Sunday, February 1, 2015

Expensive water plants won’t quench thirst in Pakistan’s Thar desert

Zofeen T. Ebrahim in Eco-Business: In early January former president and co-chairperson of the Pakistan People’s Party (PPP), Asif Ali Zardari, inaugurated what is touted to be one of Asia’s largest reverse osmosis water purification plants in Mithi city in Tharparkar district, Sindh province.

This is just one of 750 plants in the pipeline, which the Sindh government – run by the PPP – claims will bring drinking water to the drought prone region. But experts say the expensive technology is inappropriate for dispersed local communities and building canals and rain ponds would provide a more reliable stream of water in the long run.

Tharparkar lies in the south-east of Sindh province. With a population of about 1.2 million, it is one of the poorest of Pakistan’s 120 districts, with the lowest Human Development Index. People live in harsh conditions where even the smallest weather aberration can have huge repercussions. Last year, the 30 per cent less than average rainfall led to over 600 deaths, including infants, mostly due to malnutrition. The region, bordering the Indian states of Rajasthan and Gujarat has been facing drought for the third consecutive year.

...All this provides good political sound bites but these reverse osmosis (RO) plants are not really the answer to the region’s water proble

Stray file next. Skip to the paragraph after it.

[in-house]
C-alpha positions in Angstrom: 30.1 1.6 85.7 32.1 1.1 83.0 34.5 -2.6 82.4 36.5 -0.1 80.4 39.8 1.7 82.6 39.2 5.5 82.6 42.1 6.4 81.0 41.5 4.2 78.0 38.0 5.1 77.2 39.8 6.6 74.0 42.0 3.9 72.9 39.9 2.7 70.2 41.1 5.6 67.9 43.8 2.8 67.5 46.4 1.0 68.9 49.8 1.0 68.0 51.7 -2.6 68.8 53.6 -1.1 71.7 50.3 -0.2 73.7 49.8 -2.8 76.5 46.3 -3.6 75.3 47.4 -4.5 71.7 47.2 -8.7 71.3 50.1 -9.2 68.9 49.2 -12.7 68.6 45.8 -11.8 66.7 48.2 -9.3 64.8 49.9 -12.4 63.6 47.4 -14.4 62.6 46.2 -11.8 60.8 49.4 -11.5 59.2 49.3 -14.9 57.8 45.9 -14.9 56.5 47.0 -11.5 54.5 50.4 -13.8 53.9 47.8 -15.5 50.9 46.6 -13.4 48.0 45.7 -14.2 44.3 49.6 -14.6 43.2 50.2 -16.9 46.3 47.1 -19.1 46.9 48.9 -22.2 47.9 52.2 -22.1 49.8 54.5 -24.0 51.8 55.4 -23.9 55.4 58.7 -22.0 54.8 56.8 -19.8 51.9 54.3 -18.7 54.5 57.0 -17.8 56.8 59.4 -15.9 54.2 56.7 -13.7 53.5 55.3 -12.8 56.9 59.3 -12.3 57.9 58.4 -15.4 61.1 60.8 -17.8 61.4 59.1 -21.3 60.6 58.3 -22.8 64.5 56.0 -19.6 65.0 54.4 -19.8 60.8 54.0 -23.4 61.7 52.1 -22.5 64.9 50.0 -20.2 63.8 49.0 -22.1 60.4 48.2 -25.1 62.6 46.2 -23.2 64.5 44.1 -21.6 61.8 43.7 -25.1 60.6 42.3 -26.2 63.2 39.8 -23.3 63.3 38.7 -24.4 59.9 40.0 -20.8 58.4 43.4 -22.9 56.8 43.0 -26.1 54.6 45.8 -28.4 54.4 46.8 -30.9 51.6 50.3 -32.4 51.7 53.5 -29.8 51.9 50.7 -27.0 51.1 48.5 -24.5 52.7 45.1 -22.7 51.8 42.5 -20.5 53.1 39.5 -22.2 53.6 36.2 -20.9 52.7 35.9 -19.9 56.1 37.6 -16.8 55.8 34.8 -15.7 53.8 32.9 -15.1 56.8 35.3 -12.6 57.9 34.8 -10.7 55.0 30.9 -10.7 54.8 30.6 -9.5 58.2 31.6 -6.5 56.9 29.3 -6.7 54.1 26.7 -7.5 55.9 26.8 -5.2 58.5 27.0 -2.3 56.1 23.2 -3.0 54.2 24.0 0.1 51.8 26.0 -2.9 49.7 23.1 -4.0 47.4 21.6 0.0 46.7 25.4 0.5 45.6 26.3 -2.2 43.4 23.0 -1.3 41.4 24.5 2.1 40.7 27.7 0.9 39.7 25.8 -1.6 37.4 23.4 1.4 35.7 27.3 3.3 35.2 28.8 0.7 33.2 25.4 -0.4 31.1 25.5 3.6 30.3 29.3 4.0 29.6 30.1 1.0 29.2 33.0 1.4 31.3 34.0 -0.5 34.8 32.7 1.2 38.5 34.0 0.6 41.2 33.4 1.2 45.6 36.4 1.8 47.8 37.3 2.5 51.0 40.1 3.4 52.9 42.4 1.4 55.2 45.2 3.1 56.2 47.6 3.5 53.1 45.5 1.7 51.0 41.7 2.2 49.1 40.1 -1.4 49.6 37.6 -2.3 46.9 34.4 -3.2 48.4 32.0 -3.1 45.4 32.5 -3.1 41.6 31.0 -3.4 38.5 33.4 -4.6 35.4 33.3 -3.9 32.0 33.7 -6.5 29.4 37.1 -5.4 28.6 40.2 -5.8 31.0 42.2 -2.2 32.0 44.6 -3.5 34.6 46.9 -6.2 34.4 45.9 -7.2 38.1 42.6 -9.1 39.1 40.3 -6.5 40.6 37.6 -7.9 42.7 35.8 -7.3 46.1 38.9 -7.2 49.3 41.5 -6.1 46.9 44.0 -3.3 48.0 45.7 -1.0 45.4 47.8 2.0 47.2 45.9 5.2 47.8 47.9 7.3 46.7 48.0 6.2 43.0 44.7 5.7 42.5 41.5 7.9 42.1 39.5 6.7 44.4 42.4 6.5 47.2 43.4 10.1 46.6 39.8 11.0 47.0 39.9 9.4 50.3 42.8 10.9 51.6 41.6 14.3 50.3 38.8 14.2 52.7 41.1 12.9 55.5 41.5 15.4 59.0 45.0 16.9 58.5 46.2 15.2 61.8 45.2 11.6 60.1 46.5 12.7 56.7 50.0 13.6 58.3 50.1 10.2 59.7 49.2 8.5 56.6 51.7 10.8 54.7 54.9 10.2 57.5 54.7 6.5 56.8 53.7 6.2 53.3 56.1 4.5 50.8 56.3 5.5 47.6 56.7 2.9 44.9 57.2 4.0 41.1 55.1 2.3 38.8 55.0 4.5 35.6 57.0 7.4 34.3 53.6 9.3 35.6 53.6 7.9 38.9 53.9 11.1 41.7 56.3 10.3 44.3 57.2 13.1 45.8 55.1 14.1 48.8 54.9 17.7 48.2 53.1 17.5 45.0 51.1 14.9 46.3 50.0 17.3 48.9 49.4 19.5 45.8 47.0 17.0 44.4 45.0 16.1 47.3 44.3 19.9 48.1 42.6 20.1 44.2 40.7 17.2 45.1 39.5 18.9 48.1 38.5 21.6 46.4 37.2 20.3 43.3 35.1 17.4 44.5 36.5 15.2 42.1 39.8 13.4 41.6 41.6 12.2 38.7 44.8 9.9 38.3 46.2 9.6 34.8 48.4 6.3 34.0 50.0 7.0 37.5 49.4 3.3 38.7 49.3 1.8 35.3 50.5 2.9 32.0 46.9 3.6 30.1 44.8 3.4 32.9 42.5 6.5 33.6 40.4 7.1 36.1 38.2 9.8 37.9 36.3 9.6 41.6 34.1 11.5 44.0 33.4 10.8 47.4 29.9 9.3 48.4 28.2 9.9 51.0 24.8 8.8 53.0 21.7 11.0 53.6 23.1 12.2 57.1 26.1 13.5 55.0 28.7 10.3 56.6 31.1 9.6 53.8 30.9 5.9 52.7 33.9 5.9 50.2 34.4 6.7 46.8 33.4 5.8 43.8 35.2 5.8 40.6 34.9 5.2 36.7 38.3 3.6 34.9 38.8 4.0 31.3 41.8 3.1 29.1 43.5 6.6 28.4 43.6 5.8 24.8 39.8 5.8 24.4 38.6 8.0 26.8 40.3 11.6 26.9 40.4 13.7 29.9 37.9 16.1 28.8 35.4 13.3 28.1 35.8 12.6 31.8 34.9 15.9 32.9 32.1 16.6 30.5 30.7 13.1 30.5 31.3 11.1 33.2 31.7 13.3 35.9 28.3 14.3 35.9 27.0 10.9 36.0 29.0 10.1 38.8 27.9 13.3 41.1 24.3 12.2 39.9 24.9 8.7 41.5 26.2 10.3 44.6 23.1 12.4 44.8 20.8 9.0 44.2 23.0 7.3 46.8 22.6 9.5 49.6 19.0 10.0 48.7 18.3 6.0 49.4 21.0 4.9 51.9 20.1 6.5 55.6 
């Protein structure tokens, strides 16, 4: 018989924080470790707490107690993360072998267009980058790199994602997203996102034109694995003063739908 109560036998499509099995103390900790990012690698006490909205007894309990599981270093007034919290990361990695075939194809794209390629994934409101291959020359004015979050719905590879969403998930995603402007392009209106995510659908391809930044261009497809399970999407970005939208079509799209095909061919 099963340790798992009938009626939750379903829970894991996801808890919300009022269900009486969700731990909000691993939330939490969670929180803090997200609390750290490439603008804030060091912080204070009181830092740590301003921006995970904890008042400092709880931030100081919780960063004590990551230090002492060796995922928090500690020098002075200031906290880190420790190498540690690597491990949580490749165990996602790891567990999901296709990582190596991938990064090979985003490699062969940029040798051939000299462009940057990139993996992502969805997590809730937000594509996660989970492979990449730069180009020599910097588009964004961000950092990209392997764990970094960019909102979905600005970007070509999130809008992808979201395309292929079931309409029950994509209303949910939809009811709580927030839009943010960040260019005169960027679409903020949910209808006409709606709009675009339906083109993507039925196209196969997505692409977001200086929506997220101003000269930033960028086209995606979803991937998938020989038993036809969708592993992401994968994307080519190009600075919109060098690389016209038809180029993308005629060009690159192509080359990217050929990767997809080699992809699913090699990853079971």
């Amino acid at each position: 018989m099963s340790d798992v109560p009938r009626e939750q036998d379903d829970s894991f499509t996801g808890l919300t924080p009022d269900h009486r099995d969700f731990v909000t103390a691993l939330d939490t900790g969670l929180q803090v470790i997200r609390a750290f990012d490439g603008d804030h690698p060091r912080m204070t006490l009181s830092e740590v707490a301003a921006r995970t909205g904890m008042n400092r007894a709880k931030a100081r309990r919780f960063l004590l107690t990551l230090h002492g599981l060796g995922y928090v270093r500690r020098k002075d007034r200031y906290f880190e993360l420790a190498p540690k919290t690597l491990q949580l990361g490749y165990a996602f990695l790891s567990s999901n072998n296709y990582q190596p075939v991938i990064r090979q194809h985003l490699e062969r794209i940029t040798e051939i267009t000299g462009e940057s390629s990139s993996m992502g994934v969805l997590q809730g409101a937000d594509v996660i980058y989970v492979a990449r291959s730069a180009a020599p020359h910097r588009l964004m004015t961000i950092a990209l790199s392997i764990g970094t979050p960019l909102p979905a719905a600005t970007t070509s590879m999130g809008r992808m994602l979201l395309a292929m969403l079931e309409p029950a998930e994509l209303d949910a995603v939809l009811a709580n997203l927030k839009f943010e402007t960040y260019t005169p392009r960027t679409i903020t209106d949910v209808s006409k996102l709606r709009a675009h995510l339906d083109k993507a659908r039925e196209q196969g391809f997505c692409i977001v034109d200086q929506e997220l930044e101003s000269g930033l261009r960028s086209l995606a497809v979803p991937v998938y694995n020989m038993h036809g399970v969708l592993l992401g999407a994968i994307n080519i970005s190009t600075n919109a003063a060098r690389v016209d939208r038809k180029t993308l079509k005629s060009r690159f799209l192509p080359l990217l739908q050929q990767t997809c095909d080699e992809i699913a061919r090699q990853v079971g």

ms say experts. First, the plants do not have the capacity to supply sufficient water to the local population. At a newly government-installed RO plant in the village of Fangrio, also in Tharparkar, three dozen or so people including men women and children were seen bickering and fighting over the limited waster produced by the plant.

The plant does not provide nearly enough water for the village of 500 households. ...The plants are also costly and difficult to maintain. ...[T]he community has not been given sufficient training to operate and maintain these plants, although company representative Burney claims the water plants have generated local employment opportunities.  The plants also consume large amounts of energy , something which is also in short supply....

In the Thar desert, shot by Valentina Pierantonio, Wikimedia Commons, under the Creative Commons Attribution-Share Alike 3.0 Unported2.5 Generic2.0 Generic and 1.0 Generic license

No comments: